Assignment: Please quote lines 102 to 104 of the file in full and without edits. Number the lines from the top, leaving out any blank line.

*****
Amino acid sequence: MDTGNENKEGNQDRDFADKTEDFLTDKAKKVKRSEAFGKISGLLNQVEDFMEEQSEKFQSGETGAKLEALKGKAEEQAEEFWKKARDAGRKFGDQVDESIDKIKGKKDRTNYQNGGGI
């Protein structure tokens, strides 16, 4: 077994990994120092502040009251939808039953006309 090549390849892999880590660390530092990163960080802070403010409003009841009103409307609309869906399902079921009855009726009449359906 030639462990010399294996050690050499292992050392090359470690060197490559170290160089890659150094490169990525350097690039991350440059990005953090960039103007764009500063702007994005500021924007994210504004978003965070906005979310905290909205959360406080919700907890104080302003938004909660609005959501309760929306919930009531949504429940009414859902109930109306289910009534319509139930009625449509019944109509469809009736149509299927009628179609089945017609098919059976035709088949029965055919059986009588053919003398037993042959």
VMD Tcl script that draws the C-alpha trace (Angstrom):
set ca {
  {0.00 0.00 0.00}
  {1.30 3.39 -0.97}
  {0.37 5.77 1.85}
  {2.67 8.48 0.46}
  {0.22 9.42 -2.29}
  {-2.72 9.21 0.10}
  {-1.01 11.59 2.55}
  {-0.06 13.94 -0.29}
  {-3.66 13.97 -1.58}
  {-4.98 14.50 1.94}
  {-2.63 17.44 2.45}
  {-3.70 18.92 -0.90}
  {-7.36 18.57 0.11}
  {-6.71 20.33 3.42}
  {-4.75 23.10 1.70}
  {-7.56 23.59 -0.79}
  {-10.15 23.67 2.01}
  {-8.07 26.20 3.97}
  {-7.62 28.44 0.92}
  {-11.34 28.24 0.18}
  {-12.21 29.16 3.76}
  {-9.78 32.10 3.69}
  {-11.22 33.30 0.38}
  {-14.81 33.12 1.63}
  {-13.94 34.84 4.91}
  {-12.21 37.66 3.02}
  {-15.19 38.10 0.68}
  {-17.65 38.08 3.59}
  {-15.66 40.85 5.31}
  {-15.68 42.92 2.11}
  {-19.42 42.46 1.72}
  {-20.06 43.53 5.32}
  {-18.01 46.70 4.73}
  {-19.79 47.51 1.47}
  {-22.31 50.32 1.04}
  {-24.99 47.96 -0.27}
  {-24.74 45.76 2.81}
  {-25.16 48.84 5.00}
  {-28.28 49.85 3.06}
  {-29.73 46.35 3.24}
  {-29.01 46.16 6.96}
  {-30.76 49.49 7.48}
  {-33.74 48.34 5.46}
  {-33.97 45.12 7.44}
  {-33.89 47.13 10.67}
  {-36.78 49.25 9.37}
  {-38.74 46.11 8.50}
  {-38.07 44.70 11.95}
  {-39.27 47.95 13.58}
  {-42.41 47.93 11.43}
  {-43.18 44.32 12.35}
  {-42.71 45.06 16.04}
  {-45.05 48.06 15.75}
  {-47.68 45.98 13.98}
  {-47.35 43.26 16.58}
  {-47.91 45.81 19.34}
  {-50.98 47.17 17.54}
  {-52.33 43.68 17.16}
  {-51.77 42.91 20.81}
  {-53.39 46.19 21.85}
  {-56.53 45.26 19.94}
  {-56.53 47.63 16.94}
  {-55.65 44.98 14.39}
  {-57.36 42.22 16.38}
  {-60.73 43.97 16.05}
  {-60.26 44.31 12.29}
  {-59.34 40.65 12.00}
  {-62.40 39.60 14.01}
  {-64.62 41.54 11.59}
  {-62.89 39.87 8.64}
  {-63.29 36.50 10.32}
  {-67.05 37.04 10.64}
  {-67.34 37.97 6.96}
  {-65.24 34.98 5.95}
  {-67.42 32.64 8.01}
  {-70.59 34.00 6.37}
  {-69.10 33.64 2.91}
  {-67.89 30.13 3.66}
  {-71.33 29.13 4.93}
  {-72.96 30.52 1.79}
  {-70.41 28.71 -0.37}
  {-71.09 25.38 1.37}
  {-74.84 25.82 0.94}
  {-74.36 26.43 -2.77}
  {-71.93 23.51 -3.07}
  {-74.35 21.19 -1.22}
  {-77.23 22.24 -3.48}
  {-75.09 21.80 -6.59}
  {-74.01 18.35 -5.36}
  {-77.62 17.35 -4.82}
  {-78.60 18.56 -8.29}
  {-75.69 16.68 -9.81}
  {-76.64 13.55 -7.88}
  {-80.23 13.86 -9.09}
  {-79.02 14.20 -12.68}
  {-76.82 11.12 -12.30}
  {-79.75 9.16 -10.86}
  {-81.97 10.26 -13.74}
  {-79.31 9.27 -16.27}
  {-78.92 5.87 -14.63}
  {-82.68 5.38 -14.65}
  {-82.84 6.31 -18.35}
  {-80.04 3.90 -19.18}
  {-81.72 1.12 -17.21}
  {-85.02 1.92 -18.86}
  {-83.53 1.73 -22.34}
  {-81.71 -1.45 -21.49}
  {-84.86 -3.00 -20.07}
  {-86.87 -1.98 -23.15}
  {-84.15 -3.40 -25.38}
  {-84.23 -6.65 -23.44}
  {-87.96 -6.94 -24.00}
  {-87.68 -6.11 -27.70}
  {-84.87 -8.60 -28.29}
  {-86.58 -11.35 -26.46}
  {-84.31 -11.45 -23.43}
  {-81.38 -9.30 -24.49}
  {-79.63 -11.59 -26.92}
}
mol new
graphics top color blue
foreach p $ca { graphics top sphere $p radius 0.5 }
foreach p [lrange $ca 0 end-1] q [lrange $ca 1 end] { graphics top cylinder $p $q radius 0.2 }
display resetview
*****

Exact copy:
  {-81.97 10.26 -13.74}
  {-79.31 9.27 -16.27}
  {-78.92 5.87 -14.63}